We got our first bike box last night, on eastbound Pine at the corner of 12th. I’m pretty excited, as it’s on my daily commute and is one of the more dangerous corners for cyclists. In my early days of bike commuting, I had two near-misses at this corner from cars turning right without looking for bikes. I’ve since learned to just claim the lane, which the bike box makes easier and more obvious to do.
Here it is in all of it’s shiny green glory. The car in the second photo was a little unclear on the concept:
Thanks to construction east of the Paramount, my primary route home – up Pine Street – has been closed for a while. So I escape downtown up Pike.
What’s not to like about Pike? It’s steeper than Pine. It’s narrower. It hasn’t even got the gratuitous “door zone” bike lane found on Pine. Drivers on Pike don’t seem aware of bikes. And while Pine has one bad pedestrian spot (where Cal Anderson park -goers traipse across the street to get overly-fancy ice cream at Molly Moon’s) the club zone on Pike is a shooting gallery of clueless peds.
Sure, there’s more happening on Pike, but I’ll be happy – and safer – when the city gives me Pine Street back.
My office building has a new owner, and one of the first things they did was add a secure bike parking room in the garage:
Rumor has it they’re also building out showers and changing rooms. Our lease is up in May – these developments are going to make it harder to consider moving.
I try to ride to work every day. As I’ve noted before, this is less of an accomplishment than it might seem – after all, it’s the fastest way for me to get to work, and the only way I get any exercise.
My goal for this year is to ride to work 200 times. That should be doable, although business travel and vacation will make it close. I’m ahead of pace with 110 rides through June, but I’ve got a lot of traveling coming up in the second half.
And if it snows again, like it did two Decembers ago? No chance I’m putting my life in the hands of Seattle drivers’ ability to navigate through snow and ice . . .
As plans for a streetcar down Broadway develop, CHS Capitol Hill Seattle reports that SDOT is considering including a “cycle track.” Presumably the cycle track would run down the center of Broadway, along with the streetcar.
I think I like the idea of a cycle track; there aren’t any in central Seattle (or elsewhere in the city, as far as I know), but Portland has been experimenting with them. The idea is to create a traffic-separated lane for bicycles, sort of a bike path attached to the road. Cyclists on a bicycle track are thus not contending with cars or doors, at least until they try to exit the cycle track.
It would certainly be a step up for bicycle infrastructure in the city. While Seattle likes to tout its bike-friendliness and hundreds of miles of bike routes, most of these are indifferent or downright dangerous “improvements.” For example, the lion’s share are sharrows, those ubiquitous painted stencils of cycle-and-chevrons. Painting a few sharrows and calling it a bike route is hardly progress.
Others are worse; the bike lane down Pine attempts to squeeze cyclists into a narrow space next to parked cars, often occupied by delivery trucks and continually bedeviled by right-turning cars and brazen pedestrians. For riders, it’s far better (and safer) to just claim the lane and gain some visibility and maneuvering room.
In fact, the only bicycle route I can think of in downtown Seattle that offers a positive alternative to just riding in traffic is the uphill bike lane on Pine. While it suffers from the same narrowness and proximity to parked cars as its counterpart across the street, the speed differential makes all the difference. I’m a lot less concerned about getting doored when I’m standing in my pedals, climbing the hill, than when I’m bombing down it.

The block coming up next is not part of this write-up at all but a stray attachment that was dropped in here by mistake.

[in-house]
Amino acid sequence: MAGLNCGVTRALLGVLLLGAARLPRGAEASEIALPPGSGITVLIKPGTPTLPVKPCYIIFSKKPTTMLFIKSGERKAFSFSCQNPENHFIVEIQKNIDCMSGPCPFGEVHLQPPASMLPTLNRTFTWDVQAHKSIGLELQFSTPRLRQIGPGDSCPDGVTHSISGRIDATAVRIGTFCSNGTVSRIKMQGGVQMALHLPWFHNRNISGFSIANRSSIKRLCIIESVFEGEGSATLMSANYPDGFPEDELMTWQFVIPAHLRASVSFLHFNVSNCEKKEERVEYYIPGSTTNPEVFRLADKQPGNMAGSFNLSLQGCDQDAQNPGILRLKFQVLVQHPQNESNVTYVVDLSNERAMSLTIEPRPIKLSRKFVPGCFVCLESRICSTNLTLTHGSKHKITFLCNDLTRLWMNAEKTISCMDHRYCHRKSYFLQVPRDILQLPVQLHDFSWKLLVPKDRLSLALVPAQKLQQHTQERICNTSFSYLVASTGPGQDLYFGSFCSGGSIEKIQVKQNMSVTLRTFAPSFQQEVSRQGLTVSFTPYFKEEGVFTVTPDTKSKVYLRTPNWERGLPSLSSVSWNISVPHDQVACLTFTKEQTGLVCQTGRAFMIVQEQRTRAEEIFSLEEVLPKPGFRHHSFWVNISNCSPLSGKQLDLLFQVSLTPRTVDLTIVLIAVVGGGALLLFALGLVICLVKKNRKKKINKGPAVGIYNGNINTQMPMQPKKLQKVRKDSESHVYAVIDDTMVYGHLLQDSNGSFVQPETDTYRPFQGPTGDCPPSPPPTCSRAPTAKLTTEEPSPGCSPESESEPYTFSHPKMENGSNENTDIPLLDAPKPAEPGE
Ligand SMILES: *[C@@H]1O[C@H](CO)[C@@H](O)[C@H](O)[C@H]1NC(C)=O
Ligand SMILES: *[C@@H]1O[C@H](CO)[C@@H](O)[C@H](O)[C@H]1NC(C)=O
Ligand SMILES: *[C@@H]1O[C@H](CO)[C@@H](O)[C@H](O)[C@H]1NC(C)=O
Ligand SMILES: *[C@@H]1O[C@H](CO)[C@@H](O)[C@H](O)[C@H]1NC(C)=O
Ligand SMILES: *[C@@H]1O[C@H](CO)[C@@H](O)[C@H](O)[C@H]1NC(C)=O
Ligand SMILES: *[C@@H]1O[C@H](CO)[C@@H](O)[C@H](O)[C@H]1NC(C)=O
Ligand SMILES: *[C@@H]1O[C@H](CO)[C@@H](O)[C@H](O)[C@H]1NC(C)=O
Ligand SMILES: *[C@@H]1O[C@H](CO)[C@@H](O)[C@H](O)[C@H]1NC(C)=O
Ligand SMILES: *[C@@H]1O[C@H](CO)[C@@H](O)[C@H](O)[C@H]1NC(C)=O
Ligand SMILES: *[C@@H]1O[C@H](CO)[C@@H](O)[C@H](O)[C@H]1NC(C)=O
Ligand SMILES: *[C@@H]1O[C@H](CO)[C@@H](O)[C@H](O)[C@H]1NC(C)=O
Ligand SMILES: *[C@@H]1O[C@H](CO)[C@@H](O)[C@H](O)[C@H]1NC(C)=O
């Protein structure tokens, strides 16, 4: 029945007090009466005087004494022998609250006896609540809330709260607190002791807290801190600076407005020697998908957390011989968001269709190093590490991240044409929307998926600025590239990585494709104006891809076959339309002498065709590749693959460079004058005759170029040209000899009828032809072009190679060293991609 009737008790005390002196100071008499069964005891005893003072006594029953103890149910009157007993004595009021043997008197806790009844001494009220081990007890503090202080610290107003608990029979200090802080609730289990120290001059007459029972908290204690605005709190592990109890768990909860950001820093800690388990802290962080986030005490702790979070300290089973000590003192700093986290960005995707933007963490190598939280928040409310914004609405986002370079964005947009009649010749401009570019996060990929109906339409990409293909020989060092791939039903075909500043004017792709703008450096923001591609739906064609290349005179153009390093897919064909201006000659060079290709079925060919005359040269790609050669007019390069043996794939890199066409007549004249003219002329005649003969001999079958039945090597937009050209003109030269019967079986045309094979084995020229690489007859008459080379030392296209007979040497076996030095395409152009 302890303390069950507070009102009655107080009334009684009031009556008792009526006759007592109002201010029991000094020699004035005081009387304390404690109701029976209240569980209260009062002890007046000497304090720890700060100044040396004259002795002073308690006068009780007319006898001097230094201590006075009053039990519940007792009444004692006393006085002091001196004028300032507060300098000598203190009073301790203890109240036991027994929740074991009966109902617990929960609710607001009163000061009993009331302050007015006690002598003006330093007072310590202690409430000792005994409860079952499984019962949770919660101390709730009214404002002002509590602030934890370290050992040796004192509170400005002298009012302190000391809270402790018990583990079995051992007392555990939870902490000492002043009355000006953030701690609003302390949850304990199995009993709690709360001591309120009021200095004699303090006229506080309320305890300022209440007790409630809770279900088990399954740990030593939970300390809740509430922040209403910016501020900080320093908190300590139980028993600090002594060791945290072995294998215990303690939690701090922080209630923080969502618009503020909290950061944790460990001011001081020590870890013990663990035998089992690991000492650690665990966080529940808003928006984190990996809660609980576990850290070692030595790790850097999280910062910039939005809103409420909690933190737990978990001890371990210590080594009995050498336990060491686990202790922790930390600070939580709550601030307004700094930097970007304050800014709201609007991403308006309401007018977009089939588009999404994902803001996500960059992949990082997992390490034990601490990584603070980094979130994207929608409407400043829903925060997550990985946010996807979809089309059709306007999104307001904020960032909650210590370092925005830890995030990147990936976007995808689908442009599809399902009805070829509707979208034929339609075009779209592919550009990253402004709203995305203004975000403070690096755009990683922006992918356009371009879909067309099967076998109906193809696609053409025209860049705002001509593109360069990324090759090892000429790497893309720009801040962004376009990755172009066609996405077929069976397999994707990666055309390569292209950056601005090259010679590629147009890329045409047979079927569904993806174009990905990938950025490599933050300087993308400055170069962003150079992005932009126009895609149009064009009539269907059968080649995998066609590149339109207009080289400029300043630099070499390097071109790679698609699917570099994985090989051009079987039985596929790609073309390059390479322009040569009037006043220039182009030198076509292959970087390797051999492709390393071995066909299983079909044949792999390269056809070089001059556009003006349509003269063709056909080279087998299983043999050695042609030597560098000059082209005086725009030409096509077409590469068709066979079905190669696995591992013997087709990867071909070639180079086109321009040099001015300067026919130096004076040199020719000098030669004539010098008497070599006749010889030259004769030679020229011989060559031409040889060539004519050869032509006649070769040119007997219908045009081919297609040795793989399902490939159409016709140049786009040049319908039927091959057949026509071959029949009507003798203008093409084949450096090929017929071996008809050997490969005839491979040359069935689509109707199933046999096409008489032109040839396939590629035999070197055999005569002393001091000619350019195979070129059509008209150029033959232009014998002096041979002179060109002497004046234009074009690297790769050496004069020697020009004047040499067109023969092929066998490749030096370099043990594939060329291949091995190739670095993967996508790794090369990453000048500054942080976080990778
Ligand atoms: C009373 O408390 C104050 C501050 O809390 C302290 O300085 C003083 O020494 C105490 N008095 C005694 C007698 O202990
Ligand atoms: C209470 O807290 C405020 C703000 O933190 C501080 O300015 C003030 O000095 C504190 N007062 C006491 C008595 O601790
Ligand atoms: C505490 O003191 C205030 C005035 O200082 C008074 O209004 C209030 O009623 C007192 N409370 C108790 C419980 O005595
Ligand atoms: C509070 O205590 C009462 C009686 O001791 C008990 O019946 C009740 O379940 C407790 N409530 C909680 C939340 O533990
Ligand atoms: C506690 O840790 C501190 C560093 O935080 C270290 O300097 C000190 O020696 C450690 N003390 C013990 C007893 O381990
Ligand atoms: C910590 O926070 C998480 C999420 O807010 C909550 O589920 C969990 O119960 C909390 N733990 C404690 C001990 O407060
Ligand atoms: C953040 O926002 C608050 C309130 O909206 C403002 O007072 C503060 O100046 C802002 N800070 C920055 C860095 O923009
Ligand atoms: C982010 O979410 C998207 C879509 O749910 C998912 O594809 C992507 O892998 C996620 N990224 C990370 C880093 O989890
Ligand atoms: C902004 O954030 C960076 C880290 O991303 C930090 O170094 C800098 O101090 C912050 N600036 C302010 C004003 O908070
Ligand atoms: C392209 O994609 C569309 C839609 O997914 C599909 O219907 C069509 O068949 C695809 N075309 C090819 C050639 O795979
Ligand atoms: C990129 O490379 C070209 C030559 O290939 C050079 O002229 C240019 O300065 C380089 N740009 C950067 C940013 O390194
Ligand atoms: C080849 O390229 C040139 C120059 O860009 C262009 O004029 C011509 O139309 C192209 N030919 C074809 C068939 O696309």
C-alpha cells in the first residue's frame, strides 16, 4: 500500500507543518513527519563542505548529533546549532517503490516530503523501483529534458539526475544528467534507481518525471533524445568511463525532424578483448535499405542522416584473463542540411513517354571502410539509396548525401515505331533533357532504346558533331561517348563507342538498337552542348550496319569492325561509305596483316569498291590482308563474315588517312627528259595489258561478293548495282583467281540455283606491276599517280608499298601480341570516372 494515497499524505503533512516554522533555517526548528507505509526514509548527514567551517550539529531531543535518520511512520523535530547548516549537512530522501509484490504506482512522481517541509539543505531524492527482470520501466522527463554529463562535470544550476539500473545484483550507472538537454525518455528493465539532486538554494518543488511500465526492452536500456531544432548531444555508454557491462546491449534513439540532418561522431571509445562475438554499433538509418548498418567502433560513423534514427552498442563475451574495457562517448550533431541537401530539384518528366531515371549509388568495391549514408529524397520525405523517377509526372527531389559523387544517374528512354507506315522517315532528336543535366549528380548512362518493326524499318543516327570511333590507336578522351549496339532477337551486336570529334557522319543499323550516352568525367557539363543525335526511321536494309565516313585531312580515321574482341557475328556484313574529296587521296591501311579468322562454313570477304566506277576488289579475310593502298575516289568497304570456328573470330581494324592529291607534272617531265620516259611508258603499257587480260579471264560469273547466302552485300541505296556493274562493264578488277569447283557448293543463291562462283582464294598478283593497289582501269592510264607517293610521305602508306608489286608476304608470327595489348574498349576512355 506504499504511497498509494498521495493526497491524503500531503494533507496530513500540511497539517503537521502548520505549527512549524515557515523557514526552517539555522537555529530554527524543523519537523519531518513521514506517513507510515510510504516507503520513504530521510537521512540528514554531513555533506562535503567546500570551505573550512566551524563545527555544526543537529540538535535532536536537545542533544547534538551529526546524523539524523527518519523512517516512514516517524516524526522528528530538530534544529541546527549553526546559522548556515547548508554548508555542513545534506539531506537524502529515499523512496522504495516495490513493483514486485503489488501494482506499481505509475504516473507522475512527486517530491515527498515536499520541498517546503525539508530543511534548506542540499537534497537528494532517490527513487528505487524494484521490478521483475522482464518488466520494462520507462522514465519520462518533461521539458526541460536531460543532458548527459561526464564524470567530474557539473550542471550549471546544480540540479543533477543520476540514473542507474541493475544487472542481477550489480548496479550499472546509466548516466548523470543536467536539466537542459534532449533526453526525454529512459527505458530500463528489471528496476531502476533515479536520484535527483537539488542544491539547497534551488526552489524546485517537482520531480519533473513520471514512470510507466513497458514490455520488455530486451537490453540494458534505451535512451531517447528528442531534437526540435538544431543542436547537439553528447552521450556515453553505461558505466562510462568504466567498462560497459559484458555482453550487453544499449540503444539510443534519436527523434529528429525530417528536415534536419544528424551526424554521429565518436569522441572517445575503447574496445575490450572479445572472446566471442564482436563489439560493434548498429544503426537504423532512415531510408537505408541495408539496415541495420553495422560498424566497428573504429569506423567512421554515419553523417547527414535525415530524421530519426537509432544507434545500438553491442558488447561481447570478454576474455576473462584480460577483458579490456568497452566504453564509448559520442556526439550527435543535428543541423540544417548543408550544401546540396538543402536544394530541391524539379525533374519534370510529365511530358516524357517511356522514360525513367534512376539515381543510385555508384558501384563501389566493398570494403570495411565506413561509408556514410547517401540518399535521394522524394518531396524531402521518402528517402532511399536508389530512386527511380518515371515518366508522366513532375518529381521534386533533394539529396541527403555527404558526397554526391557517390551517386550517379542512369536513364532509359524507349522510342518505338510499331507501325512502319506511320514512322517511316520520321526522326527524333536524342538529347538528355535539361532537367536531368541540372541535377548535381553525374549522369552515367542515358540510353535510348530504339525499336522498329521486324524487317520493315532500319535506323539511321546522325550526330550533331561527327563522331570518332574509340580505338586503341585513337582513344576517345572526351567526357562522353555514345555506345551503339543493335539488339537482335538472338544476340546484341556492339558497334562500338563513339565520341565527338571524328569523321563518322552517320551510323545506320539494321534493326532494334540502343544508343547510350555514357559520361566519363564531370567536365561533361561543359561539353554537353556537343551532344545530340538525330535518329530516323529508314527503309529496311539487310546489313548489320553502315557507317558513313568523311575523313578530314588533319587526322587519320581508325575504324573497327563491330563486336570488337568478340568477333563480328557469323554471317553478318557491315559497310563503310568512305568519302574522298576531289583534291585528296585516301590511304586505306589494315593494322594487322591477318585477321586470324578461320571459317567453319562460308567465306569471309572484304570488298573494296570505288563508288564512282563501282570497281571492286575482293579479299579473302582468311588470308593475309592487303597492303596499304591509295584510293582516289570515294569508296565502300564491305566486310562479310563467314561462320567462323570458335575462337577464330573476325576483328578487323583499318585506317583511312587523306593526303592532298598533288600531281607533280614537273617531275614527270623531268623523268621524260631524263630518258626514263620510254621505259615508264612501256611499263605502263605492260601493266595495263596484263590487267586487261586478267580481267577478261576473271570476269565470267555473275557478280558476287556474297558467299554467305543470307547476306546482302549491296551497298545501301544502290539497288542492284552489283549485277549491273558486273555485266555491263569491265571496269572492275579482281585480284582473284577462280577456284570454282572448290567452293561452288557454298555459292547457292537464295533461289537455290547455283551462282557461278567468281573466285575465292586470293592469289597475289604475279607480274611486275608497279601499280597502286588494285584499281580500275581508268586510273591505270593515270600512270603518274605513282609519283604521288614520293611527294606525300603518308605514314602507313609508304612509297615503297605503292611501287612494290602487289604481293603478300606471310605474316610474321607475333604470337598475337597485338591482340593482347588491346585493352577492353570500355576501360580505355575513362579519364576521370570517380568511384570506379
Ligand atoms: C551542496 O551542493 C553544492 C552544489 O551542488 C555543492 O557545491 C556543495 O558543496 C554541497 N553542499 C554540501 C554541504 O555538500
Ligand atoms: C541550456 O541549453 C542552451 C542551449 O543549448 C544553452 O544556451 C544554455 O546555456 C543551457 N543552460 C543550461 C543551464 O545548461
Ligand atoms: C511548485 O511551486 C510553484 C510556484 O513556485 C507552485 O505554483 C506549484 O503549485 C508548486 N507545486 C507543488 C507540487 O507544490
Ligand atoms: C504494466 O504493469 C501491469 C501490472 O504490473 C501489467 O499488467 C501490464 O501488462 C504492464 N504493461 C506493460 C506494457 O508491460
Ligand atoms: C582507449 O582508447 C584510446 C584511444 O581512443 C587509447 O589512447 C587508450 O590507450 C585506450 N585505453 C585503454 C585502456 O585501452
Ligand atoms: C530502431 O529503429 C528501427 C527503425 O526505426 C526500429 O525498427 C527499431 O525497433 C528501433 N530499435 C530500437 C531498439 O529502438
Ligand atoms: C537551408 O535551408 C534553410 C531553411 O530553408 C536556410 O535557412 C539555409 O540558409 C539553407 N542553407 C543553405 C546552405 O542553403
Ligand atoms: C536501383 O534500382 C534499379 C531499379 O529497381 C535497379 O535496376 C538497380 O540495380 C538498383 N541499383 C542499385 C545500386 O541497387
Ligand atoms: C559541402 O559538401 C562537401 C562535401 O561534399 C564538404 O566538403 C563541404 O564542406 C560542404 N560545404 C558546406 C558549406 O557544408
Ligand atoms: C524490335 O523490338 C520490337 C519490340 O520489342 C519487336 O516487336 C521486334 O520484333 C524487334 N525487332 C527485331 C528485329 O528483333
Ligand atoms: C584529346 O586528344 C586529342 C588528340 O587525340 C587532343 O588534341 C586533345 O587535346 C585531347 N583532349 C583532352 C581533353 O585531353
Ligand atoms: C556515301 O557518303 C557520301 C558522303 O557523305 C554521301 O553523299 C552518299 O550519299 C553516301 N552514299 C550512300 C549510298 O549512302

My biggest concern with the cycle track is, in fact, the lack of maneuverability. How easy will it be to ride around slower cyclists, or groups of club-going pedestrians when they cross the cycle track? I wouldn’t be surprised to find that, just as with the downhill bike lane on Pine, it’s better to just keeping riding amidst the cars.
It took until June 23, but today was the first day of the year I could ride to work without a jacket. It might even hit 78 degrees this afternoon – whoo-hoo!
A testament to how crappy the weather has been in Seattle this summer(?): Here’s the bike rack at Seattle Tower, 8:30 Monday morning.
Bike Shop Girl had a nice post last week on single speed and fixed gear basics, noting the primary benefits of going gearless: greater pedaling control and lower maintenance. My road to single speed started some months after starting to ride to work every day, as the realities of daily use started to take their toll on my bike. Despite the slipping gears and weekly dérailleur adjustments, it took me over a year to finally make the move to single speed.
The reason for my delay was simple enough: facing me at the end of every day was the ride from downtown up Capitol Hill; 300+ feet of elevation gain in the first two miles. The only people I ever saw with single or fixed gear bikes going up Pine Street were rail-thin hipsters, and many of them were pushing their bikes. I vowed that wasn’t going to be me (the pushing part – I’m at least 80 pounds and 15 years over the hipster limit). But when I’d try making the climb in a single speed gear ratio I could never make it all the way without shifting down.
The answer was to burn my bridges. So on the spur of the moment I sold my bike and bought a single speed. I won’t pretend the first few days riding it were easy, but I never had to push it up the hill. Turns out the increased “connection” to the drive train you get without a dérailleur in the way makes a world of difference – and, for some reason, it’s just a hell of a lot more fun riding without all those gears in the way.